Double Pedestal Table (Modified from Triple Pedestal and Farmhouse Table Plans)

This was my first build and I had a blast! Let me say at the outset that if I can build this table with limited tools and expertise, then so can you! What I lack in know-how, I made up for by not being afraid to try something new. If you do the same, you can sure build this table. This table combines Ana's Triple Pedestal Dining Room Table (pedestals from this plan) and her Farmhouse Table (tabletop modified from this plan). Because Ana's plans are so great and thorough, I will only make note of a few key areas where I either tried something different or where I recommend paying extra close attention. First, on the tabletop, I reduced the length to 90 inches to accommodate our space, and therefore eliminated the center pedestal. As you can see, I alternated 2x10's and 2x8's. I also eliminated the breadboards simply because my wife and I preferred the rustic plank style. I also moved the pedestals in to allow a full 15 inches for a chair to slide underneath. When constructing the tabletop, I used both glue (clamped) and pocket holes on the underside. Don't overdo the glue, as it will tend to drip down (which is the top of the table...I had some drip issues). I also strongly recommend buying/borrowing clamps to keep the top flush or making them from 2x4's as I did. I worked hard on this part, and I'm glad that I did. It was still hard to keep it flush. On the pedestals, I used slightly bulkier decorative pieces (I started the arcs 1.25" from the edge on both ends of the arc). I also attached the top plank directly to the underside of the tabletop rather than to the top of the pedestal in order to both bolster the tabletop and to more easily attach the pedestals precisely where I wanted them. Finally, I drilled shallow flat-bottom holes and used wood bolts to fasten both the pedestals and the crossbeam. This created a nice-looking, low-profile fastener that still enables disassembly should we ever need to move the table (it is HEAVY fully assembled!). The finish is two coats of Minwax Ebony Wood Finish (pre-treated with Minwax Wood Conditioner) and three coats of Minwax Fast-Drying Polyurethane (two coats on pedestals). Thank you, Ana, for the inspiration! Our family has a new table because of it! Thanks to all of you for sharing in our excitement, and I'm happy to share dimensions/details/etc should it be helpful to anyone.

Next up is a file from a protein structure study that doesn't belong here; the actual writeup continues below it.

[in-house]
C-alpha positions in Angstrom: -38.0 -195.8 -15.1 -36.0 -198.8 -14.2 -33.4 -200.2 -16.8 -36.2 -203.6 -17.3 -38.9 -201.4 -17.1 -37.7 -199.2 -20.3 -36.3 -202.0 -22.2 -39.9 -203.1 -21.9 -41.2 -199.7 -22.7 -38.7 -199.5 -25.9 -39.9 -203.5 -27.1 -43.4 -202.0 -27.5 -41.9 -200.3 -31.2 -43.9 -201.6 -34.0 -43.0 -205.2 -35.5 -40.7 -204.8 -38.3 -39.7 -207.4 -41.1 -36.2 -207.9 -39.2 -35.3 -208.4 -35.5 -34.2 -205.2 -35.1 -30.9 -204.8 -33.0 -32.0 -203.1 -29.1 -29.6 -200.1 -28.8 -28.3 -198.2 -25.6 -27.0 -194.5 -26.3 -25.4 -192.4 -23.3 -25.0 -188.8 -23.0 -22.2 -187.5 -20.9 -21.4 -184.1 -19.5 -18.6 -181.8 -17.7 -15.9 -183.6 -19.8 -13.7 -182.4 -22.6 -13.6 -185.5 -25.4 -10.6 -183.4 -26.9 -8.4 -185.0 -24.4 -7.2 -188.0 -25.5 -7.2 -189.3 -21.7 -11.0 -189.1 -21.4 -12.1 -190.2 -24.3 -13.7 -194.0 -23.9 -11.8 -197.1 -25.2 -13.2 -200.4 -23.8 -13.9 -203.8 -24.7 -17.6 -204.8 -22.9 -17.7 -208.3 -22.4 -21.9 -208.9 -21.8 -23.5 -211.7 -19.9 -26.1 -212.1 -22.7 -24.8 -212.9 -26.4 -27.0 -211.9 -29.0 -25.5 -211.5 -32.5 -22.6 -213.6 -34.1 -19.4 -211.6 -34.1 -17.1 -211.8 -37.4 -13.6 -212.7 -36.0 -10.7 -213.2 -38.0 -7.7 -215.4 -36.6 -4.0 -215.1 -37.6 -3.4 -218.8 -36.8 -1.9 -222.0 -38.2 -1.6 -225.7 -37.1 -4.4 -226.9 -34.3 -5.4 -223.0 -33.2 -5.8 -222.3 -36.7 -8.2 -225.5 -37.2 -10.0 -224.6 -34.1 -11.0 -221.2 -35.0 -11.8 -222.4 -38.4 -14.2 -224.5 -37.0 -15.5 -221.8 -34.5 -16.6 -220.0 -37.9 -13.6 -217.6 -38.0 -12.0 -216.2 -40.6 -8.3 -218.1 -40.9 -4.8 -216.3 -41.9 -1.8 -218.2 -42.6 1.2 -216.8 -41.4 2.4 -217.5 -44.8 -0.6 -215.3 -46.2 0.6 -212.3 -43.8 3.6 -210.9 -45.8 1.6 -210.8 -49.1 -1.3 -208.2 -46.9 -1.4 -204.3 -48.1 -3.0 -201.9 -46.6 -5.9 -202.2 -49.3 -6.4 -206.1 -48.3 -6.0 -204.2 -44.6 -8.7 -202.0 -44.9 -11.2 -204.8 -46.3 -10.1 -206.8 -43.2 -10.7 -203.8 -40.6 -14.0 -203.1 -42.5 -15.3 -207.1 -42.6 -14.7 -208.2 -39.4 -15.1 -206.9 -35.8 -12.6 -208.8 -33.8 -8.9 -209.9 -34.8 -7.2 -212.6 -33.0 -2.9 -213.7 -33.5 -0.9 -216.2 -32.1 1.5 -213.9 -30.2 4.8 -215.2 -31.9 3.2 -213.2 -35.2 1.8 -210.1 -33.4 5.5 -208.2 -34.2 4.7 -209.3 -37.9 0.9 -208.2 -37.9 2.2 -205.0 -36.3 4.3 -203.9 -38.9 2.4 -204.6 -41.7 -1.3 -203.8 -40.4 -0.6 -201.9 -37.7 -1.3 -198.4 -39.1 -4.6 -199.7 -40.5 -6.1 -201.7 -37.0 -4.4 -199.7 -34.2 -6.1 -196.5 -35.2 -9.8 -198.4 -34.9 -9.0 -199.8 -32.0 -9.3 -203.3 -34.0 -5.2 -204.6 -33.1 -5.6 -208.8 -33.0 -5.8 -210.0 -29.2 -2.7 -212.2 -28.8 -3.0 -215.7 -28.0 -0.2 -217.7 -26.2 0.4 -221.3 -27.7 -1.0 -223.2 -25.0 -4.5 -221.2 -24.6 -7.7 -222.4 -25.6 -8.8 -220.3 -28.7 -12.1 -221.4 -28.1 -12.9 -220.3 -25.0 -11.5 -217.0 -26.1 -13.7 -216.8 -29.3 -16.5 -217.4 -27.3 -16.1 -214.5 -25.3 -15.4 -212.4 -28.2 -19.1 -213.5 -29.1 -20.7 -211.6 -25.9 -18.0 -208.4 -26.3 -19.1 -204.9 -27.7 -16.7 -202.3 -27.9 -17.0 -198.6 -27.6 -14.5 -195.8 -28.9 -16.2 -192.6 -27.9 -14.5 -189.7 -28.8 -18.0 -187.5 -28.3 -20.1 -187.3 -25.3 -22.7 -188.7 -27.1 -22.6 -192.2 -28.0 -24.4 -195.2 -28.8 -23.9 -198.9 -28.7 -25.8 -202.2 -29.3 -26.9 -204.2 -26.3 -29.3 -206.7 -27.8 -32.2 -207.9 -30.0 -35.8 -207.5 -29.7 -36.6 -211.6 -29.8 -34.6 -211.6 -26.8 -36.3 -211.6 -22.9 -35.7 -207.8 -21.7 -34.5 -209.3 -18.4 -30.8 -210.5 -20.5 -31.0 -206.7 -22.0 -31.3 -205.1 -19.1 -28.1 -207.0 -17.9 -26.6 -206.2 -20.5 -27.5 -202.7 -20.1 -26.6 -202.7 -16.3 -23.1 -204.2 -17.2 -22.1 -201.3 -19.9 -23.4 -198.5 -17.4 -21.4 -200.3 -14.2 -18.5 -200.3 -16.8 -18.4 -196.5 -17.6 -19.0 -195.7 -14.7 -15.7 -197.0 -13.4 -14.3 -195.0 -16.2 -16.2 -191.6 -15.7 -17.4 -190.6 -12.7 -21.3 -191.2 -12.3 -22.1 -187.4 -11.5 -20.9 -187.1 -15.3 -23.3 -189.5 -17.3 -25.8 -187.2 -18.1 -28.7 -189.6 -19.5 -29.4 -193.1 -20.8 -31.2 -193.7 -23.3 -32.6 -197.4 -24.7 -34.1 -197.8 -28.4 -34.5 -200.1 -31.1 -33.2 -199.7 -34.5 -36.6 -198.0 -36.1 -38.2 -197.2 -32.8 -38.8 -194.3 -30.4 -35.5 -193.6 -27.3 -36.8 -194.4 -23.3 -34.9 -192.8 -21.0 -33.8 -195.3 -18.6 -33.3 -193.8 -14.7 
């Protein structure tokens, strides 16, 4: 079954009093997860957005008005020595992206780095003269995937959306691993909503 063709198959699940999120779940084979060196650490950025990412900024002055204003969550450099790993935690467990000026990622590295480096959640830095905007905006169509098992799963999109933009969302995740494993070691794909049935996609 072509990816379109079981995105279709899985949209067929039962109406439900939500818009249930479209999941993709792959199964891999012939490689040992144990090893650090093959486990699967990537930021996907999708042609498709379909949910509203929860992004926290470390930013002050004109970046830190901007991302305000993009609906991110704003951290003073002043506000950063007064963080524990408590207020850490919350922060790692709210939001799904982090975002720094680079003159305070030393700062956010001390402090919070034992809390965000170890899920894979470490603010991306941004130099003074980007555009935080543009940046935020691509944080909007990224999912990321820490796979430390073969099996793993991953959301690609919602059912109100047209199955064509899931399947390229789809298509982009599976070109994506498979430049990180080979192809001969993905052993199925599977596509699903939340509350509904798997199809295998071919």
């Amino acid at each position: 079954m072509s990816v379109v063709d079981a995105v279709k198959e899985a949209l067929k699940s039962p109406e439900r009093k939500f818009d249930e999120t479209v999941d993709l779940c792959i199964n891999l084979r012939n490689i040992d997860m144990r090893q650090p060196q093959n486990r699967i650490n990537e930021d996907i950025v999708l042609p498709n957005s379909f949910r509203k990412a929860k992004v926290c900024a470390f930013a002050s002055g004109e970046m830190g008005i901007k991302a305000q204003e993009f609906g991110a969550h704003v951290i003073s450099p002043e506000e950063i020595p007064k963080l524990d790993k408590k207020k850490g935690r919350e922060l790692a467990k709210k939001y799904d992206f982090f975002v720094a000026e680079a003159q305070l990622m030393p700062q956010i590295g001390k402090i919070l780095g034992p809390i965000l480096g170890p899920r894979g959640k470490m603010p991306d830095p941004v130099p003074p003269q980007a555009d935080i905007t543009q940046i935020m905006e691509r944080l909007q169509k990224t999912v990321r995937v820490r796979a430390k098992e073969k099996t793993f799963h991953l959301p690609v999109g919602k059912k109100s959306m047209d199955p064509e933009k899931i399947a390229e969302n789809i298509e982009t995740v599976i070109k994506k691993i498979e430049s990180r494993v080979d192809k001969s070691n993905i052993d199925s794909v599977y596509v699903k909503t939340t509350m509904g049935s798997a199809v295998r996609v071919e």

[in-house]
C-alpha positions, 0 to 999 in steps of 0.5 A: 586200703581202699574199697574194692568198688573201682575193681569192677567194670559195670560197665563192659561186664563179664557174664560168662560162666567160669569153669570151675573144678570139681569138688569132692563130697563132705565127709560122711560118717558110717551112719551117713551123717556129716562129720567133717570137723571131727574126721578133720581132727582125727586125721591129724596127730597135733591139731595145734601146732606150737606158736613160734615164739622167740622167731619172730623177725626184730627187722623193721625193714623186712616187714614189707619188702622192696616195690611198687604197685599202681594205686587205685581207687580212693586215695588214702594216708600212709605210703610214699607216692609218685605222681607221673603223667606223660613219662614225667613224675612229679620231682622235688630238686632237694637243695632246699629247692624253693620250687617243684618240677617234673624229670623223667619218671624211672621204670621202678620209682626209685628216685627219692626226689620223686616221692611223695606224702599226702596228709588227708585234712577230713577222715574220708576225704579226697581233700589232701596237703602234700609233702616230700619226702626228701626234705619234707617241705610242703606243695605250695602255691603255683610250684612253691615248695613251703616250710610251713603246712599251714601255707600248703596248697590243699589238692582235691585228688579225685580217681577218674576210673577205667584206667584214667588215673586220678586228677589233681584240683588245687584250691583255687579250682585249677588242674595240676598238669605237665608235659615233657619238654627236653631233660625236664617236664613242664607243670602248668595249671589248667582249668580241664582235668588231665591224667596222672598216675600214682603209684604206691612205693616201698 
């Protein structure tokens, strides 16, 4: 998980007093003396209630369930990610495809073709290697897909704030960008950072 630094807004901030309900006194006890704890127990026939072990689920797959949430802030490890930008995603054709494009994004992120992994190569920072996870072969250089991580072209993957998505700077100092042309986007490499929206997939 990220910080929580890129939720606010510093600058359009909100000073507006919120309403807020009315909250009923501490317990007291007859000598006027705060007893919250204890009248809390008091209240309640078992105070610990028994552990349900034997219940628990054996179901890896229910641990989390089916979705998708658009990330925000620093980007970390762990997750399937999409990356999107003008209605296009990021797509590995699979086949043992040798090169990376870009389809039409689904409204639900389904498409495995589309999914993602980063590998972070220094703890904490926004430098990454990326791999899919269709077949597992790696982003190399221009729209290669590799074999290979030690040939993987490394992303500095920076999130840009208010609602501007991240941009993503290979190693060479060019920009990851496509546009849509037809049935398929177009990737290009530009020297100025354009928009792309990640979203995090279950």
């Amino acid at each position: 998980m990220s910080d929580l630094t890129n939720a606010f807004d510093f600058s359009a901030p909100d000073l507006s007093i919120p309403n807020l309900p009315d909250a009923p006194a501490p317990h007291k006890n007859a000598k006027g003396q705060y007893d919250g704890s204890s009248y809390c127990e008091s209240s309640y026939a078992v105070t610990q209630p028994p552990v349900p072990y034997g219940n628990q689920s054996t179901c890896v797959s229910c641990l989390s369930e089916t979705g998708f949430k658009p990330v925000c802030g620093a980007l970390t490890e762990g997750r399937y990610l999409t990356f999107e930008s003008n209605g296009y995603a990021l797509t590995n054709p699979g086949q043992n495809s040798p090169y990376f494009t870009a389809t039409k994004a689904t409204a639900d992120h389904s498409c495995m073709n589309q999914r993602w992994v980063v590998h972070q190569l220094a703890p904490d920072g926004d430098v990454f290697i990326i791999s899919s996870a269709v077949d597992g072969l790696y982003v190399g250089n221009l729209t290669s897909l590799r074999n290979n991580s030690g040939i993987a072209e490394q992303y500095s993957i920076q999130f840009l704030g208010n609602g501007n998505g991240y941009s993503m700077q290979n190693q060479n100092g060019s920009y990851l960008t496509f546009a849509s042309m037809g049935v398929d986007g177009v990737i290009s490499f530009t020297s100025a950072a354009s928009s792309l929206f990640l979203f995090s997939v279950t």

Built from Plan(s)
Estimated Cost
Estimated Time Investment
Week Long Project (20 Hours or More)
Finish Used
Minwax Ebony Wood Finish - 2 coats (pre-treated with Minwax Wood Conditioner); Minwax Polyurethane Satin Clear Coat - 3 coats on tabletop, 2 coats elsewhere
Recommended Skill Level


Lady Goats

Wed, 05/01/2013 - 12:56

I love what you did with the "arcs" (gotta be careful with words synonymous with this - the word "arches" makes me cringe since I had to rip arches out of nearly all the doorways in my house ;-))! Not sure that I'll ever get around to using this idea, but I must say that I love it!


Thu, 07/18/2013 - 05:17

Beautifully done, I like the modifications. Could you please share the dimensions and any detail info please…much appreciated.


Mon, 08/19/2013 - 10:41

Thanks for the kind words. I think I included all of the measurements that differed from the two plans used, but is there a specific measurement(s) that you are looking for? If so, I'd be happy to provide it. Good luck!


Sun, 03/09/2014 - 17:23

Could you give me some sizes on the bottom posts? Cuts of 2x4's for the posts etc..
How far apart did you mount the 2 pedestals? We will be putting it in front of a corner bench.


Sun, 03/09/2014 - 18:47

The uprights for the pedestals are 22". When you add in the tabletop, the four lateral pieces, and the feet, the table is 30 1/4" tall. As for the spacing of the pedestals, I chose to allow 15" from each end for the chairs to slide all the way under. But it's plenty stable and you really have plenty of freedom here, depending on how many chairs you want to use and how long your table will be.